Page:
Scores of Ryanair cabin crew based in Spain are set to stage strike action four days per week until January 2023 in a major escalation of an ongoing dispute over pay, benefits and working conditions.
Spanish cabin crew represented by the USO and SITCPLA unions have already staged a number of walkouts over the last couple of months but, so far, the Dublin-based airline has refused to meet their demands for better pay and improved conditions.
Union representatives said they had been forced to call further strikes because Ryanair has “not shown the slightest attempt” to negotiate with Spanish workers. the dispute has escalated after the airline dismissed 11 cabin crew involved in strike action.
Along with improved pay and conditions, the unions are now calling on the airline to reinstate the sacked workers and rescind disciplinary action that Ryanair bosses have taken against 100 cabin crew who took part in the walkouts.
Workers will now strike from Monday to Thursday, every week, starting on August 8 and not ending until January 7, 2023.
Scores of flights have been cancelled as a result of the previous walkouts, although Ryanair claims the industrial action has had little impact on its operations and that the unions represent only a small number of its total Spanish cabin crew workforce.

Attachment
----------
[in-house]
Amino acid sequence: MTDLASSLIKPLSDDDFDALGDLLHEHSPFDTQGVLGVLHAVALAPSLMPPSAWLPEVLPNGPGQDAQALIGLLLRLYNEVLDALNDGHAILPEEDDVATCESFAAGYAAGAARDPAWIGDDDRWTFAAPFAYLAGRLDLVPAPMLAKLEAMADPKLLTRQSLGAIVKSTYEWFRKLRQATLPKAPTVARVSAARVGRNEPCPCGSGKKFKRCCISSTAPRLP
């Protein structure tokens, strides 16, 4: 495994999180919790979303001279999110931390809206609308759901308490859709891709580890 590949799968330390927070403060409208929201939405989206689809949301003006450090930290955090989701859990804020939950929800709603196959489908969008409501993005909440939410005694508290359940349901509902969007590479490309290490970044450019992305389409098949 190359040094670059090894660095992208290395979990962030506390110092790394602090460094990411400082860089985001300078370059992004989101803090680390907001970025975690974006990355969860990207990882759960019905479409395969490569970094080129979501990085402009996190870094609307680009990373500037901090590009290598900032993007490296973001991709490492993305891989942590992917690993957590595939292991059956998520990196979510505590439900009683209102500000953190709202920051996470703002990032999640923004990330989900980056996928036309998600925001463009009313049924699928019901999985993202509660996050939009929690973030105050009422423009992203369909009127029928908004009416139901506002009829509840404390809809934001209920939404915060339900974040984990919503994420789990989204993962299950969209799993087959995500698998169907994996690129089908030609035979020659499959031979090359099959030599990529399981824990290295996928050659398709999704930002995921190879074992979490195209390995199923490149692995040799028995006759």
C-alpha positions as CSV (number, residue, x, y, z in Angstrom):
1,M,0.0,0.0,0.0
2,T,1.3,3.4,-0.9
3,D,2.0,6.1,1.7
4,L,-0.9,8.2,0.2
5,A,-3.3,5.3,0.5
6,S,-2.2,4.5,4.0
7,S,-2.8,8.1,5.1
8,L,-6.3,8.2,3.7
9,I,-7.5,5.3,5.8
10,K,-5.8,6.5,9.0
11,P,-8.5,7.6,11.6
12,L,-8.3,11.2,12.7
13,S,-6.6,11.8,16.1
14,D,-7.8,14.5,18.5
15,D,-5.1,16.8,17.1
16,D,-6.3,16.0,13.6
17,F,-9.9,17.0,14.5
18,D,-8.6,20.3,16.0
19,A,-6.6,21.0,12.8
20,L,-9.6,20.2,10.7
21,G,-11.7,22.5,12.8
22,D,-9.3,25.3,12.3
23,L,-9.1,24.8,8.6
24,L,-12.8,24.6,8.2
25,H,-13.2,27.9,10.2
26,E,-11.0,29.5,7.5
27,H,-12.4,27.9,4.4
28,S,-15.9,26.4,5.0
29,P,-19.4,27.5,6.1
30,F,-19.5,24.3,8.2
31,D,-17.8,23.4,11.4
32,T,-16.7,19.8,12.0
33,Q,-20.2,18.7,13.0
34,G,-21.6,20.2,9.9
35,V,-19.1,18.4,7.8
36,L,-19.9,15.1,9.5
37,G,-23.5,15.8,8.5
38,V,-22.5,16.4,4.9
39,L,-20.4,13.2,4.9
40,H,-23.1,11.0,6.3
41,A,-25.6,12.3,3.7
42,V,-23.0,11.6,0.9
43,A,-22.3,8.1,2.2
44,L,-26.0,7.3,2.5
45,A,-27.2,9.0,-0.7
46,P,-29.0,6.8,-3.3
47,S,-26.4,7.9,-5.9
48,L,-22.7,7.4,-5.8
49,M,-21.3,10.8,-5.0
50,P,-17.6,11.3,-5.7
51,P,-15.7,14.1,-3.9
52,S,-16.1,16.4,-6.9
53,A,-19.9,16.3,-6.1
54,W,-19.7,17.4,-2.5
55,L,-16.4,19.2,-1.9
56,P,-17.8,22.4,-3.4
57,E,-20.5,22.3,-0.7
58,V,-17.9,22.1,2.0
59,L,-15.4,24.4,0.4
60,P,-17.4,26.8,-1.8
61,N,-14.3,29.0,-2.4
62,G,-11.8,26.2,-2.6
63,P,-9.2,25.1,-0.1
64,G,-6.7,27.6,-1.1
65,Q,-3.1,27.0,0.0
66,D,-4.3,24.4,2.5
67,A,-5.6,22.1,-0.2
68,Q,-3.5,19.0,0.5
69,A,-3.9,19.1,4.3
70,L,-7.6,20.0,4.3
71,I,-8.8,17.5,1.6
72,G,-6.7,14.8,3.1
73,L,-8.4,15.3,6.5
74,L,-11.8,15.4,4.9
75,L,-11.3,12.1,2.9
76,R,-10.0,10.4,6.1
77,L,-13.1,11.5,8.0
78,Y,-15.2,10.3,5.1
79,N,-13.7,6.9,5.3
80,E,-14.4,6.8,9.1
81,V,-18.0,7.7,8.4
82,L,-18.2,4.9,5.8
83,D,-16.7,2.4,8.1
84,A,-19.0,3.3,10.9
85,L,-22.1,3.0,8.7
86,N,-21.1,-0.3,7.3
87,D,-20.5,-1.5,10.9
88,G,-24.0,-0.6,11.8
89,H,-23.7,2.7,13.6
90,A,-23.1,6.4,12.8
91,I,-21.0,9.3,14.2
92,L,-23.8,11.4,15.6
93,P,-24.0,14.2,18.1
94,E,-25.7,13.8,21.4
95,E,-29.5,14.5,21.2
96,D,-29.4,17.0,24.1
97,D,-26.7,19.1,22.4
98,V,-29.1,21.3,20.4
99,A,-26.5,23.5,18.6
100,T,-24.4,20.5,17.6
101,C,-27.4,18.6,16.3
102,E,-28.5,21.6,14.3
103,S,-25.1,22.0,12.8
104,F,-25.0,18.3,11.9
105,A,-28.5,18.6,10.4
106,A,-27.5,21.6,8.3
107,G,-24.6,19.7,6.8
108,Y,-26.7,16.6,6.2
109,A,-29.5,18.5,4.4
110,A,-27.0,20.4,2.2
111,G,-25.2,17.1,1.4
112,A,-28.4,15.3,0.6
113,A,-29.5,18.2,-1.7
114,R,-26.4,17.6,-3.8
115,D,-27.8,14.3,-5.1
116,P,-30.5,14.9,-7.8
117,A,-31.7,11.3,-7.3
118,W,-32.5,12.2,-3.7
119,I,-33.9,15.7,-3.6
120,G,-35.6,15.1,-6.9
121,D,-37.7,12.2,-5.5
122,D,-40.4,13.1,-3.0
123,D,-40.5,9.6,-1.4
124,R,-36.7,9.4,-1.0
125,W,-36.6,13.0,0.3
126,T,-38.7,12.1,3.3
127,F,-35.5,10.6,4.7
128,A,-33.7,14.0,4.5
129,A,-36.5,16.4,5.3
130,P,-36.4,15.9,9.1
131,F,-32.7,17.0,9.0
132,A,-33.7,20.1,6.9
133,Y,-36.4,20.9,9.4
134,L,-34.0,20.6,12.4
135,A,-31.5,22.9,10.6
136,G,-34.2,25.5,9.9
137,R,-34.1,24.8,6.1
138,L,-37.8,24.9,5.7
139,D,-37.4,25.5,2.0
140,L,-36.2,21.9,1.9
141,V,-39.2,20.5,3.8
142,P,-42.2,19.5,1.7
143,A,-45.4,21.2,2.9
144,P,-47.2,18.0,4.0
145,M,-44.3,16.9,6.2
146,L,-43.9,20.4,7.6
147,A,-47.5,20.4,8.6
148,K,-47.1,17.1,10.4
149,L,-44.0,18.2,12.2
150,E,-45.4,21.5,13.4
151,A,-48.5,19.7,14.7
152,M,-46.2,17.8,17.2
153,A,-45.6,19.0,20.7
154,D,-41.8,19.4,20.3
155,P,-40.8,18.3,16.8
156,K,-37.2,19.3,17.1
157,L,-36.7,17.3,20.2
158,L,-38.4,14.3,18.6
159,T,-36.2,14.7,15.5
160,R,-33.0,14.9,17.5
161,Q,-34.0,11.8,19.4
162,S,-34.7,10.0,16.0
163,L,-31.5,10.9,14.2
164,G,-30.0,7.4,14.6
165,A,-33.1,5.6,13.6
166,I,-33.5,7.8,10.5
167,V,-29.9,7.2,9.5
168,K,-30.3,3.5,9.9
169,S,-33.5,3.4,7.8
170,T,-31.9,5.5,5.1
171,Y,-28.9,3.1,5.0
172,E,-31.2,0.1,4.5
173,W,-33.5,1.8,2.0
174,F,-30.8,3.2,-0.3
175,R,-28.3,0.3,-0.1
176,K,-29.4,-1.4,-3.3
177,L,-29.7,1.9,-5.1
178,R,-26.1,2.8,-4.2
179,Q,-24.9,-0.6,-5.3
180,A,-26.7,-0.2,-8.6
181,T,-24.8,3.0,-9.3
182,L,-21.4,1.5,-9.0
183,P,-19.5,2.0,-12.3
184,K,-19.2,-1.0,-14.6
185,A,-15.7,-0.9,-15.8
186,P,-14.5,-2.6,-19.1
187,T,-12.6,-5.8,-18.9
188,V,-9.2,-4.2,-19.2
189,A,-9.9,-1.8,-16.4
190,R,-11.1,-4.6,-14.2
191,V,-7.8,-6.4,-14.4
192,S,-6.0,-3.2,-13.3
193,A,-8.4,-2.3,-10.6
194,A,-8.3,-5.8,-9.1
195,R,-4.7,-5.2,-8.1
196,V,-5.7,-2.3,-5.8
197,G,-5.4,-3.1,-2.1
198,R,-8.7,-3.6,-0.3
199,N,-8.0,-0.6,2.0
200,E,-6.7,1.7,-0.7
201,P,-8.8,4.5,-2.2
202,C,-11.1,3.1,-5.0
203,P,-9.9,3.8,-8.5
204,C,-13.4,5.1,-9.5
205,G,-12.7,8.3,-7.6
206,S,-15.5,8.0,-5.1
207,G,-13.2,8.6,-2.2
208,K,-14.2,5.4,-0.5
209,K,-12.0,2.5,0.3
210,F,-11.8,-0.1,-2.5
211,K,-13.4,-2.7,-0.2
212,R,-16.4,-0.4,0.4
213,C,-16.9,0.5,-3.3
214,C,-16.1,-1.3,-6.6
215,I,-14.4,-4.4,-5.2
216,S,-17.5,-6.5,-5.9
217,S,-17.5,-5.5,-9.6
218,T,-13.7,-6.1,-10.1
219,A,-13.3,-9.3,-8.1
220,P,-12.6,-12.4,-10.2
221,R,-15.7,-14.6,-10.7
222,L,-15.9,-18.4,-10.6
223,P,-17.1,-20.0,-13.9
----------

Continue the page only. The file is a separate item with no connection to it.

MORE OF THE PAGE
The SITCPLA union claims Ryanair have been bringing in crew from other countries in an attempt to break the strike – something that the union claims is illegal. In one case, a group of German cabin crew hid in an airport bus as a labour inspector investigated a complaint from the union.
In another incident, a group of Morrocan cabin crew allegedly reported themselves to the labour inspector after being flown in by Ryanair to take on flights normally operated by Spanish crew.
Mateusz Maszczynski honed his skills as an international flight attendant at the most prominent airline in the Middle East and has been flying throughout the COVID-19 pandemic for a well-known European airline. Matt is passionate about the aviation industry and has become an expert in passenger experience and human-centric stories. Always keeping an ear close to the ground, Matt's industry insights, analysis and news coverage is frequently relied upon by some of the biggest names in journalism.
Close the Spain bases. Simple.